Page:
Zanele Muholi presented by PHOTO 2020 International Festival of Photography


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Zanele Muholi, Hlonipha, Cassilhaus, Chapel Hill, North Carolina, 2016. Courtesy Stevenson, Cape Town/Johannesburg and Yancey Richardson, New York

This event will be screened live from MPavilion. Please join us at 6.30pm via our website or our Facebook page. For those joining us online, feel free to tweet us or comment via Facebook during the talk with any questions that you may have for Muholi.

“I’m reclaiming my blackness, which I feel is continuously performed by the privileged other.” – Zanele Muholi.

For over a decade, acclaimed South African photographer and visual activist Zanele Muholi has documented black lesbian, gay, bisexual, transgender and intersex people’s lives in various townships in their home country. Concentrating their unrelenting gaze on underrepresented faces and scenes, Zanele Muholi pierces and dissects issues of race, sexuality and gender. They will be exhibiting their new work in Melbourne and Sydney, in a partnership between PHOTO 2020 and the Biennale of Sydney.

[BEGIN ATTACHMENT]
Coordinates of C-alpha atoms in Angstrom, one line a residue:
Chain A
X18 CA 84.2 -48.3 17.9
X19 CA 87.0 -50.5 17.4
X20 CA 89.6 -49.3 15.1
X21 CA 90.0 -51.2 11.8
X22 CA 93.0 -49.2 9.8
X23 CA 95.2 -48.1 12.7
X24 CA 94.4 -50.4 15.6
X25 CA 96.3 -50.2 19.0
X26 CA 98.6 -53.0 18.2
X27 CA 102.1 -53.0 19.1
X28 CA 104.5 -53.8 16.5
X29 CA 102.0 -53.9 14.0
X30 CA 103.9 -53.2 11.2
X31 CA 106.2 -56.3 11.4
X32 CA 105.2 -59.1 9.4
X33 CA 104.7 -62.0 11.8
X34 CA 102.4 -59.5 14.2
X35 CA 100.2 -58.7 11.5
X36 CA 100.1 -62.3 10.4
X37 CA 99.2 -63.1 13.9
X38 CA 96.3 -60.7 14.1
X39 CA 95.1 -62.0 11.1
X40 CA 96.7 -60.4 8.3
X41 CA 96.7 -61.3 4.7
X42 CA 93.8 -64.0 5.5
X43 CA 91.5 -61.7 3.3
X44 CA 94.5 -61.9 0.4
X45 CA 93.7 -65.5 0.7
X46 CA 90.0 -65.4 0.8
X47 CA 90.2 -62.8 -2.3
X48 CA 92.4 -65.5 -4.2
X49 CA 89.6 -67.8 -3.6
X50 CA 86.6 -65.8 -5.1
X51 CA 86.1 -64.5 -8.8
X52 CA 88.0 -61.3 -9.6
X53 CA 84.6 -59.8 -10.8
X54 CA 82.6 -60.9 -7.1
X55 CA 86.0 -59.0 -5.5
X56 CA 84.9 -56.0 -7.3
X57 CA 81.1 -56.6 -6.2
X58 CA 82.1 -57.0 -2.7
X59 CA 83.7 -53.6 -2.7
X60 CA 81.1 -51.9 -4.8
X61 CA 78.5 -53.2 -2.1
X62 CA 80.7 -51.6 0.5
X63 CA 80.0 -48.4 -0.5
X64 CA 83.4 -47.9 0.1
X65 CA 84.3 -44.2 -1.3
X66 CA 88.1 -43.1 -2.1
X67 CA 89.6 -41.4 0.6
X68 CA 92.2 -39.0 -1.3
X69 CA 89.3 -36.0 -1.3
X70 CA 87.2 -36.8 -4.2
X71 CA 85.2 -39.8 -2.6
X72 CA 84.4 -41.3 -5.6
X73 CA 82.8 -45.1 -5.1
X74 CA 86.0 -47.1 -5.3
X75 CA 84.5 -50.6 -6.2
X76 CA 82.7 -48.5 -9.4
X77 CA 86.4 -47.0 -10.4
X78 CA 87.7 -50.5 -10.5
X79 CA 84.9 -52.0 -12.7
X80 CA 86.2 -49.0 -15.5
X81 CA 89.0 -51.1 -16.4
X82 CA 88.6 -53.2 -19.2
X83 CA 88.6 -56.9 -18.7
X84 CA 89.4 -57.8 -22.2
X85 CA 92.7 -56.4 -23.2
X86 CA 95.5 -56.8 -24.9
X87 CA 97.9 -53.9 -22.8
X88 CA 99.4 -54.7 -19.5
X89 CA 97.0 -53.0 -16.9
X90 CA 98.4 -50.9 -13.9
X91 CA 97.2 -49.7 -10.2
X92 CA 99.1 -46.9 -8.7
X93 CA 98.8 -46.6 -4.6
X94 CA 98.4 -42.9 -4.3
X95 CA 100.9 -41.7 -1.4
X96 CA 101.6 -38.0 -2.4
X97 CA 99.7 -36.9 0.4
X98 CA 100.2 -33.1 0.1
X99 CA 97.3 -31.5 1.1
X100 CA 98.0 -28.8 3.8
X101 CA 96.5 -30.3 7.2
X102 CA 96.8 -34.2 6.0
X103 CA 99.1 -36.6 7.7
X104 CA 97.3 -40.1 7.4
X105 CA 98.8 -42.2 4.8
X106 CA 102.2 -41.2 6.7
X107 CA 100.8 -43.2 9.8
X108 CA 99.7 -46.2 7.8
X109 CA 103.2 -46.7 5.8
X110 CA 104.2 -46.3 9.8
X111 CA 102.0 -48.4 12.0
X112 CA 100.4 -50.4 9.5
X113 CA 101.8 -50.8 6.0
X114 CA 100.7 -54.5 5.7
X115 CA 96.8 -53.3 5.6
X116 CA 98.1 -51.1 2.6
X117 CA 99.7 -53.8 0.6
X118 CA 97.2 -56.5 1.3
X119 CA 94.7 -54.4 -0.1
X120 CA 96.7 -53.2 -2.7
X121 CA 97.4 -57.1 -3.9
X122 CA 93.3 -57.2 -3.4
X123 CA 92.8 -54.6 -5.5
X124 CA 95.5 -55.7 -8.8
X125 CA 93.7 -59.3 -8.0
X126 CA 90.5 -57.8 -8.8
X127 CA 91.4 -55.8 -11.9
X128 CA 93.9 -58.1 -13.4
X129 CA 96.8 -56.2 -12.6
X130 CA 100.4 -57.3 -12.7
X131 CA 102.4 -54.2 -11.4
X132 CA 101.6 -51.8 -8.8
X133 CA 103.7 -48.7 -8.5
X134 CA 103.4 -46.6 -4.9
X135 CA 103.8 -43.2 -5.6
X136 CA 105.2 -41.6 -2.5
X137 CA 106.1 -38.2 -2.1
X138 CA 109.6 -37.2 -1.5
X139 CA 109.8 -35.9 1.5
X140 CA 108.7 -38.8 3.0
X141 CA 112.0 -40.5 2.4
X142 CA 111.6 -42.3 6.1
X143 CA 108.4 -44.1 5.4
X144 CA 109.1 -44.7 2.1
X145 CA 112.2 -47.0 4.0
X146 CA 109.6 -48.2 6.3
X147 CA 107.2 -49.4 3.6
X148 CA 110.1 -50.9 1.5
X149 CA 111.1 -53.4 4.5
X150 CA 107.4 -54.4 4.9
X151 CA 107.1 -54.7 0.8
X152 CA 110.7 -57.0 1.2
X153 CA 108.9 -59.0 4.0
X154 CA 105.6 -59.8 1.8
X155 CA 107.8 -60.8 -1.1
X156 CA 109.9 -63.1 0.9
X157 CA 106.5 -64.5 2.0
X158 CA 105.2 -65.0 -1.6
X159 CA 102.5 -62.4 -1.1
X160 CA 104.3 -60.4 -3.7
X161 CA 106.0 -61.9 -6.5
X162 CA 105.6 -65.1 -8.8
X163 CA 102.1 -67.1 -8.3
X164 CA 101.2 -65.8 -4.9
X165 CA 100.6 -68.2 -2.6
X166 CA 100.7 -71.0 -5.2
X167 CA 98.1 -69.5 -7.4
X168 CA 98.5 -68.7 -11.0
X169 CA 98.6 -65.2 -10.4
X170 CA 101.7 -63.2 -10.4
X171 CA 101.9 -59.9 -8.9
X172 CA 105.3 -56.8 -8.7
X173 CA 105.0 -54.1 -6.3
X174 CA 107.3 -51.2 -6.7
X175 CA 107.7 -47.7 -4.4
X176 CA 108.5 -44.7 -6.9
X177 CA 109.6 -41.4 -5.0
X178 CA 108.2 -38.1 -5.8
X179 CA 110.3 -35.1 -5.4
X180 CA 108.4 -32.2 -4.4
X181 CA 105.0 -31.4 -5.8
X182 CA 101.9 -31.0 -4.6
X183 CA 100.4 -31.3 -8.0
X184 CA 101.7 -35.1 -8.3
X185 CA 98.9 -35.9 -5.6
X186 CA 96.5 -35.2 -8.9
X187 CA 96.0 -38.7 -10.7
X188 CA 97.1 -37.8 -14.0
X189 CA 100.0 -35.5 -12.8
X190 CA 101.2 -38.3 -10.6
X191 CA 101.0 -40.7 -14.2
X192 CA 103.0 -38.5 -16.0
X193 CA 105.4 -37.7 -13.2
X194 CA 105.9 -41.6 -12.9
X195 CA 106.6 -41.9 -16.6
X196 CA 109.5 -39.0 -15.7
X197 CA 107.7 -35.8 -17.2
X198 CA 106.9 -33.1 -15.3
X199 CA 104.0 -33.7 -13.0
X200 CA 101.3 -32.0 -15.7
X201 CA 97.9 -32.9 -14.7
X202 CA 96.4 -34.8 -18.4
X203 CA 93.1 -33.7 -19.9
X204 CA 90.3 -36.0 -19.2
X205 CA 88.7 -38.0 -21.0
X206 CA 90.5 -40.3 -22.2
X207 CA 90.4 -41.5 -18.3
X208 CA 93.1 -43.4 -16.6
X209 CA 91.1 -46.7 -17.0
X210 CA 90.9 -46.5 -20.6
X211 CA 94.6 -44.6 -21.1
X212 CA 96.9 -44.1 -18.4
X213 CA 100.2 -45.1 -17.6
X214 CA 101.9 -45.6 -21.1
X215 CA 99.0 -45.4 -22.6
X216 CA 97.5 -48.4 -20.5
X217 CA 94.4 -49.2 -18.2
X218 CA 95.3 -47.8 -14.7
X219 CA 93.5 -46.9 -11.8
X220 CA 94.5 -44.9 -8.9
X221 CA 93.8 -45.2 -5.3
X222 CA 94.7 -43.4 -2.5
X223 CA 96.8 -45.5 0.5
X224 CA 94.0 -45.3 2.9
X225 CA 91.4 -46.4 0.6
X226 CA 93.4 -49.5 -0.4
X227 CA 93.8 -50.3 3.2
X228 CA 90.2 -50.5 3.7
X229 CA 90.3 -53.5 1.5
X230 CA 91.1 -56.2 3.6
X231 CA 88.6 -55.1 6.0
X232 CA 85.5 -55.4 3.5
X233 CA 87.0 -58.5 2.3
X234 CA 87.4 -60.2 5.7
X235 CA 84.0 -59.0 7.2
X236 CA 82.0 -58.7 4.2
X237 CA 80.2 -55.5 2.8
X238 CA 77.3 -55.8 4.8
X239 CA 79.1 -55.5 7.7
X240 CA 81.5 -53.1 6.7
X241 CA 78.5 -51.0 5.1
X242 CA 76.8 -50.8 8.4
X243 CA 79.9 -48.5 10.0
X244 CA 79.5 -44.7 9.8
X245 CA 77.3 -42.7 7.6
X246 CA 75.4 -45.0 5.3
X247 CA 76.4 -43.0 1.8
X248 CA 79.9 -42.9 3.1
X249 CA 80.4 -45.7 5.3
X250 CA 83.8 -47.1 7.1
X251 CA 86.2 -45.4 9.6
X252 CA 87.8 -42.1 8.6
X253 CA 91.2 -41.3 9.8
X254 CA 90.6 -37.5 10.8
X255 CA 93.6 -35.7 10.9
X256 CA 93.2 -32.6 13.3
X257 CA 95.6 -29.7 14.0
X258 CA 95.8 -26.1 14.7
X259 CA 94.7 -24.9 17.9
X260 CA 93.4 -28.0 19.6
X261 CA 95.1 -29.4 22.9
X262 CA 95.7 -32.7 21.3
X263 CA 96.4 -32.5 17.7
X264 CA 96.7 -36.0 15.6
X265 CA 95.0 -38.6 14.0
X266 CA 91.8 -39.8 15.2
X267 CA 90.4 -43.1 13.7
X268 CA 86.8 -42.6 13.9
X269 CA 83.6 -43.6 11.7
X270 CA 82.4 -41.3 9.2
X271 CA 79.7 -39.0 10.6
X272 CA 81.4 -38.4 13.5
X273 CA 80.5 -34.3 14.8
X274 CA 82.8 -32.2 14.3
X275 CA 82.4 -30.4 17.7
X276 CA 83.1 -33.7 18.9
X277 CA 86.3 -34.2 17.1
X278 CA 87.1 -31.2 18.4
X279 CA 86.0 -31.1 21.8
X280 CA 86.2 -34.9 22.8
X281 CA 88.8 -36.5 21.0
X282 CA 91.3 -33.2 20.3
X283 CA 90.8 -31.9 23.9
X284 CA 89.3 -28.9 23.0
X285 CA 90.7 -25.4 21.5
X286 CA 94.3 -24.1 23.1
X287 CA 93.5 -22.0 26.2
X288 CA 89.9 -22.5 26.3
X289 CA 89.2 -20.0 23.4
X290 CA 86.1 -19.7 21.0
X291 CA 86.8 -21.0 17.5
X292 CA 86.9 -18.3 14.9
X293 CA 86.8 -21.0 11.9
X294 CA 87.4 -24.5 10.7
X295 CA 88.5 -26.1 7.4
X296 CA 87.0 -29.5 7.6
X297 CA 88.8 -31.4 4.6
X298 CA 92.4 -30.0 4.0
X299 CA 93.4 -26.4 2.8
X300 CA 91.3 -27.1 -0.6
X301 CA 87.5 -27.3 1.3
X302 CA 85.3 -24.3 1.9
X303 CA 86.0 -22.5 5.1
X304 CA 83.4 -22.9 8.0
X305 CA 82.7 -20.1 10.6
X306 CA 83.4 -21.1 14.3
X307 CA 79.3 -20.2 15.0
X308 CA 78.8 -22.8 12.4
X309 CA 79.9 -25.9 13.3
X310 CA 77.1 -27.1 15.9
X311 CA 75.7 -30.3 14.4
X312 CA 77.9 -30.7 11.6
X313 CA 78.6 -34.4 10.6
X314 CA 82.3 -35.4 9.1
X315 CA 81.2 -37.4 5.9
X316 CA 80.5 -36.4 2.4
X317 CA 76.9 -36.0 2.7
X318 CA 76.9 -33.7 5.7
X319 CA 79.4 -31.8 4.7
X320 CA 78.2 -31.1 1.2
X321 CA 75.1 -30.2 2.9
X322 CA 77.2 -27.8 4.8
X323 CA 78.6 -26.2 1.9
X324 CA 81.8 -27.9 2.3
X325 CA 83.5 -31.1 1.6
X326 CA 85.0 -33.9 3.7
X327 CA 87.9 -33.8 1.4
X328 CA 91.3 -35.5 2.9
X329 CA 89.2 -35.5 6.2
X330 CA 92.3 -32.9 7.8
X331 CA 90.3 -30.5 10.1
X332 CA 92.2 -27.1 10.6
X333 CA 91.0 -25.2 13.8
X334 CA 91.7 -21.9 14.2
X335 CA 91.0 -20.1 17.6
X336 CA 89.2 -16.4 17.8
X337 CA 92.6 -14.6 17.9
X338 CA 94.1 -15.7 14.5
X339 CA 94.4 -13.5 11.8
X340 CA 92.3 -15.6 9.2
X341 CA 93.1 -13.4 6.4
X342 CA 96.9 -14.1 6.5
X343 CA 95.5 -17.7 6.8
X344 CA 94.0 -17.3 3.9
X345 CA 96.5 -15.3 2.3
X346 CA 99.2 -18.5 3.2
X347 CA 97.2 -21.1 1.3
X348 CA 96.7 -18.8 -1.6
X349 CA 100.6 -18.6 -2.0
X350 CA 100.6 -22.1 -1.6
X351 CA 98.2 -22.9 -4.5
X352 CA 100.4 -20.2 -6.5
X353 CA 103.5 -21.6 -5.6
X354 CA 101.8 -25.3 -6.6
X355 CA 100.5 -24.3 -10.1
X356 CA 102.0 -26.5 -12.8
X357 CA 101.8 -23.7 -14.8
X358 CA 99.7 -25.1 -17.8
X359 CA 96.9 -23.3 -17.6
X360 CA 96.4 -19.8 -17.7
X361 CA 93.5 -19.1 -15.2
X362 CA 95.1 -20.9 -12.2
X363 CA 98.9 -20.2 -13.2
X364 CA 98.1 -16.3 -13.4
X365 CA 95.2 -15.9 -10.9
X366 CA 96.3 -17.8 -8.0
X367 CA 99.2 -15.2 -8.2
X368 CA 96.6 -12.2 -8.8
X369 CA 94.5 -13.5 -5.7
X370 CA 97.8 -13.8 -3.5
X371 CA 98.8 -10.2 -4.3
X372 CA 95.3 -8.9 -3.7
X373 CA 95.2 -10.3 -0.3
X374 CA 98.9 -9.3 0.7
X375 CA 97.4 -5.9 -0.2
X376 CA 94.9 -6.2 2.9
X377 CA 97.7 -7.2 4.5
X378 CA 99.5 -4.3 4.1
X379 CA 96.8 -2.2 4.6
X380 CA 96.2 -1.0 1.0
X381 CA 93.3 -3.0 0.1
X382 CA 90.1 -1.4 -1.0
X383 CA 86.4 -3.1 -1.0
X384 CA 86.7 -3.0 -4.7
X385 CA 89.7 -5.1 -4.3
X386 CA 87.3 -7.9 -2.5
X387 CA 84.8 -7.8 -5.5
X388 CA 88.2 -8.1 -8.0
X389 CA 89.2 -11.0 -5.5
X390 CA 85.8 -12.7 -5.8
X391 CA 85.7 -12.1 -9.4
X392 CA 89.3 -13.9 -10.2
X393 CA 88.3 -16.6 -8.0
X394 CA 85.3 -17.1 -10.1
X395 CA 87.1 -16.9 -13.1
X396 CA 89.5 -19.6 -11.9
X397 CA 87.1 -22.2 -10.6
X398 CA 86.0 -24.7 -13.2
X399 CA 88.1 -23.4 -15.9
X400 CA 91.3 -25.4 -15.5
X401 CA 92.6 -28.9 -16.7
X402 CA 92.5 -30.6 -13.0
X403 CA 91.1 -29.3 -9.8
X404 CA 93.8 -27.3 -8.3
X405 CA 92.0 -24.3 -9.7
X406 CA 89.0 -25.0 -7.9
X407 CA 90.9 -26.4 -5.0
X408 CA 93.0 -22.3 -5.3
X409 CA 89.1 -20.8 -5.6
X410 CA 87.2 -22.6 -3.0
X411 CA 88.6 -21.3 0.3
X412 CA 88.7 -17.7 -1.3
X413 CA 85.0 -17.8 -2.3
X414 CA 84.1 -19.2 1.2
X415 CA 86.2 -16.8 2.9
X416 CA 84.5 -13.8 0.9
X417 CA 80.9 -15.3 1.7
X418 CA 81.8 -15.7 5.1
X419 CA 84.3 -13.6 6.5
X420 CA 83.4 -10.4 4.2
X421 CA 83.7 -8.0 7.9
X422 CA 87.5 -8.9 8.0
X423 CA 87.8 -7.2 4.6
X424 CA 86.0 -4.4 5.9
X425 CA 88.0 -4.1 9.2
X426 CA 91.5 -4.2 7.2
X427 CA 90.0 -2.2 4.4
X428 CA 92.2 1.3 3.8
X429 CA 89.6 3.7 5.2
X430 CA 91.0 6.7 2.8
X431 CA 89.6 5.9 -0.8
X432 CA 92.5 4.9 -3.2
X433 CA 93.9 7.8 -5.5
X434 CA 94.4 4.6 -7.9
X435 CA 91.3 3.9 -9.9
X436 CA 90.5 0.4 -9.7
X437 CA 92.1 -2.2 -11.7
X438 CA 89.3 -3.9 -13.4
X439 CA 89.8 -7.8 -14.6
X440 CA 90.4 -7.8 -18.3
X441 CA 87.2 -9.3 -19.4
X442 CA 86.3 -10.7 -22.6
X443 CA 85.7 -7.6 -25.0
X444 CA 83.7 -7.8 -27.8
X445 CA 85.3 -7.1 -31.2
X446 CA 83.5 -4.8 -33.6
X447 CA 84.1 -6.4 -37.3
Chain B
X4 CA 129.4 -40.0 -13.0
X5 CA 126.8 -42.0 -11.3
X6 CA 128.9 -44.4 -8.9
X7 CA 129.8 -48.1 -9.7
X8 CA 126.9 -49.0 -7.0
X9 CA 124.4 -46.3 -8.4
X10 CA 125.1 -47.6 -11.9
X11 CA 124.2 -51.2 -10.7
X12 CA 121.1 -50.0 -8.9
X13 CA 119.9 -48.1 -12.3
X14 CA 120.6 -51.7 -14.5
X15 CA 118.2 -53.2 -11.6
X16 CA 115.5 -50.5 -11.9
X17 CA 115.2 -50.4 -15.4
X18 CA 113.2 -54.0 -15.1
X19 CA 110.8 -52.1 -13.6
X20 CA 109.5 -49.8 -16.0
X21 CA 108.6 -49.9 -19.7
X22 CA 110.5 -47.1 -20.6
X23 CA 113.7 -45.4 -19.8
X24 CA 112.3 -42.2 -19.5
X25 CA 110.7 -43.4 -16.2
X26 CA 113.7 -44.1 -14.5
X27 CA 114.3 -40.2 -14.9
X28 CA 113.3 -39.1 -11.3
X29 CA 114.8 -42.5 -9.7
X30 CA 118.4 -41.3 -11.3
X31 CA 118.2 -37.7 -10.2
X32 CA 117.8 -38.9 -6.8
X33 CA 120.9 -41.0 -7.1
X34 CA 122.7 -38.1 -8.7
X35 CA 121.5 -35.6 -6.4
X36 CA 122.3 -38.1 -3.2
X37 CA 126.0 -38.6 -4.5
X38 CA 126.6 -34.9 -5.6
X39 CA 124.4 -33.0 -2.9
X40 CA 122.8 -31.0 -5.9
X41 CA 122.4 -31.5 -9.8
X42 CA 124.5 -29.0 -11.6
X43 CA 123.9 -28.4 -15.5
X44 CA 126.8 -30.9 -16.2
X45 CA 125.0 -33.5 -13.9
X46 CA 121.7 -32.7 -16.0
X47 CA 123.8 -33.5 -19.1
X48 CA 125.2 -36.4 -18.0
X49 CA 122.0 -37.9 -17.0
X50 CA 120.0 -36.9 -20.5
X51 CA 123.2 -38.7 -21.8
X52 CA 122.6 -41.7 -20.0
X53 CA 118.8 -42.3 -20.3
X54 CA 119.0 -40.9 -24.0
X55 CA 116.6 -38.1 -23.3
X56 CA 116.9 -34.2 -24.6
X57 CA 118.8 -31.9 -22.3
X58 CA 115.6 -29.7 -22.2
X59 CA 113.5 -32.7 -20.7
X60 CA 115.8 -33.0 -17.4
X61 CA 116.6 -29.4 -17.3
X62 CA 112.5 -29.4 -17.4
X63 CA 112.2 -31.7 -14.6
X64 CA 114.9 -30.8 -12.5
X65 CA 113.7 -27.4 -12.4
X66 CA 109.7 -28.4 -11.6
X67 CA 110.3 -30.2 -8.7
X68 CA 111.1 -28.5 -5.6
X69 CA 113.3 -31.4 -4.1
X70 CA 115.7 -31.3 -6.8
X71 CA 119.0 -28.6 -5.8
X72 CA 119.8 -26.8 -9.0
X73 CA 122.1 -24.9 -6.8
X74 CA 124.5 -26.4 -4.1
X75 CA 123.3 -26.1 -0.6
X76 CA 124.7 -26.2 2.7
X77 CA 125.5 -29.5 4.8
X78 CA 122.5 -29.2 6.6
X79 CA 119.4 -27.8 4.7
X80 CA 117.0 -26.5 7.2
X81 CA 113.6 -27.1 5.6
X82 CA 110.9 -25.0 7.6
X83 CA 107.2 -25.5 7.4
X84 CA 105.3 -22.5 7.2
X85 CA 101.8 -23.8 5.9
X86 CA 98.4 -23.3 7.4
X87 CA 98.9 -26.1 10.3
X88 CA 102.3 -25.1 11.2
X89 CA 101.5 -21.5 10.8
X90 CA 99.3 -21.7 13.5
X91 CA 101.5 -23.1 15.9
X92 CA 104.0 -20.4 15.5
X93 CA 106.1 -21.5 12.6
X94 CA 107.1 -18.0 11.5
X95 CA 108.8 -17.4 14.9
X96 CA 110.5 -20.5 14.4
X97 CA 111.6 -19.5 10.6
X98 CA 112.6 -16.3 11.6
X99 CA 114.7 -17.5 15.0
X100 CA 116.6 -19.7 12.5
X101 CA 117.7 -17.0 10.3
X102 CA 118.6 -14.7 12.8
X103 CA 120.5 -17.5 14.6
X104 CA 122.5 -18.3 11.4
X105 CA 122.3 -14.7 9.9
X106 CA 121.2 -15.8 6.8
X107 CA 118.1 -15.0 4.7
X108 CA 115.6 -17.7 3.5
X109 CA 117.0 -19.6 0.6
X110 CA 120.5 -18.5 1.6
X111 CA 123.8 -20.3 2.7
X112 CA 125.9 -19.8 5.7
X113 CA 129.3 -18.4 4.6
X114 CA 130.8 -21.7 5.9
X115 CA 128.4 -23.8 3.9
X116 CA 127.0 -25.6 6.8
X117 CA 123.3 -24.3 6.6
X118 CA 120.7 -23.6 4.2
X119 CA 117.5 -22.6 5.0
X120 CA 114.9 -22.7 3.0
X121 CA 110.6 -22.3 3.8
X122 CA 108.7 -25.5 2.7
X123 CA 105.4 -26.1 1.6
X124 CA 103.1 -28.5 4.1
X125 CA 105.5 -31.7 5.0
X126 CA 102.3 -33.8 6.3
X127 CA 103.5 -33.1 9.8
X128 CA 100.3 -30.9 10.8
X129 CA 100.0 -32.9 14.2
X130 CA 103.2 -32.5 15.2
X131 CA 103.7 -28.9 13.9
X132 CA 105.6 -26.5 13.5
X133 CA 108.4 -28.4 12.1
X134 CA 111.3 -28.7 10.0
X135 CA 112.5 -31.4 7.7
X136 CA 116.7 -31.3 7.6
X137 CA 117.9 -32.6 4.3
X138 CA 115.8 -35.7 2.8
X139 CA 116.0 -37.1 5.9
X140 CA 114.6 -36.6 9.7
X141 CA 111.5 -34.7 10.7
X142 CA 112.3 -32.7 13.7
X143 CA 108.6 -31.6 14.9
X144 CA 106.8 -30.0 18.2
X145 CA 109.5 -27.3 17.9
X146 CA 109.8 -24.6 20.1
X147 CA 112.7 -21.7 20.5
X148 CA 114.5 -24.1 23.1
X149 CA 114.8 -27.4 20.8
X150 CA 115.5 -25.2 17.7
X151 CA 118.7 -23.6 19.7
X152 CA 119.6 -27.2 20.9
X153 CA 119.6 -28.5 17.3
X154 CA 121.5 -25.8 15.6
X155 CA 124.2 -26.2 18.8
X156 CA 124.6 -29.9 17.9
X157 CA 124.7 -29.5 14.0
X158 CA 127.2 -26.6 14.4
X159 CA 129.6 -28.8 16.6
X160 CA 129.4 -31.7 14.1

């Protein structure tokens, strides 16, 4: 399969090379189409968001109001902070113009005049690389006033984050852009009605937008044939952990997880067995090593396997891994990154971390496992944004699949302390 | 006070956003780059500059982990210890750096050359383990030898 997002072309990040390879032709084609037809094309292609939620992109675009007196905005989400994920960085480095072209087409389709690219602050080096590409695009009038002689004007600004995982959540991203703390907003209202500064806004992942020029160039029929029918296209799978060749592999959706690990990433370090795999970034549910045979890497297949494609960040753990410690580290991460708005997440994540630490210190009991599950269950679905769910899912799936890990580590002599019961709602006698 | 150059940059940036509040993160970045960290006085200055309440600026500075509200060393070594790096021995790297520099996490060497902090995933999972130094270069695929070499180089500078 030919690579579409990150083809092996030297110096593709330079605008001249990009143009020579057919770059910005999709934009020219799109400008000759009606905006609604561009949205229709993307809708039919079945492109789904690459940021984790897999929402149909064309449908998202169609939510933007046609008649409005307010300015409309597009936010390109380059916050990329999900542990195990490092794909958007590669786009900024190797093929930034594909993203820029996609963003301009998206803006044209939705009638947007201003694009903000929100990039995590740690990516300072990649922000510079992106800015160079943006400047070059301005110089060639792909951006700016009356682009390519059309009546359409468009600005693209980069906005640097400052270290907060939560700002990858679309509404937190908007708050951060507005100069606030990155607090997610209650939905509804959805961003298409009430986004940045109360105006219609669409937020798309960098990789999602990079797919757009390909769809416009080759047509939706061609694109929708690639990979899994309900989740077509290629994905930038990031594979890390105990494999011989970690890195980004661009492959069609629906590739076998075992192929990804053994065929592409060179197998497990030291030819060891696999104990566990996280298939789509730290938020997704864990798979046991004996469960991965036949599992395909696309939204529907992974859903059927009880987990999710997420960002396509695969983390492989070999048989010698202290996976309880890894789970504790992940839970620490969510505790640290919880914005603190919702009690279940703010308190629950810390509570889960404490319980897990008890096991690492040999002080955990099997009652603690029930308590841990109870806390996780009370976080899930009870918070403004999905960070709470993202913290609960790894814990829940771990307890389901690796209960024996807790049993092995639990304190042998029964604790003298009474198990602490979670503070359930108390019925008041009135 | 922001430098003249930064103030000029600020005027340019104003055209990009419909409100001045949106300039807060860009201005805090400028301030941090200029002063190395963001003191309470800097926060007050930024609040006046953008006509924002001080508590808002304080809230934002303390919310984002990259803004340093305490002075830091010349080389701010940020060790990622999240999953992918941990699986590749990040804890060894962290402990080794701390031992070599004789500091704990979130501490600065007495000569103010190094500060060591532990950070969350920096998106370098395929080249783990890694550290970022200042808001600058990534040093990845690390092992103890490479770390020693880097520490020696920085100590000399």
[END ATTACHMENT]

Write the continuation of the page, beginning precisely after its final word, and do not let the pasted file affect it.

Muholi will be in conversation with radio producer, presenter and educator Areej Nur. Nur is co-founder of African artist collective, Still Nomads as well as podcast network, Broadwave. Nur’s work seeks to support women of colour, particularly black women, to be at the forefront of conversations about media, arts, race and feminism in Australia.

PHOTO 2020 International Festival of Photography runs from 23 April to 10 May 2020. NIRIN, the 22nd Biennale of Sydney runs from 14 March to 18 June 2020.

Supported by Naomi Milgrom Foundation.

In collaboration with

Wominjeka (Welcome). We acknowledge the Yaluk-ut Weelam as the traditional custodians of the land on which we meet. Yaluk-ut Weelam means ‘people of the river camp’ and is connected with the coastal land at the head of Port Phillip Bay, extending from the Werribee River to Mordialloc. The Yaluk-ut Weelam are part of the Boon Wurrung, one of the five major language groups of the greater Kulin Nation. We pay our respects to the land, their ancestors and their elders—past, present and to the future.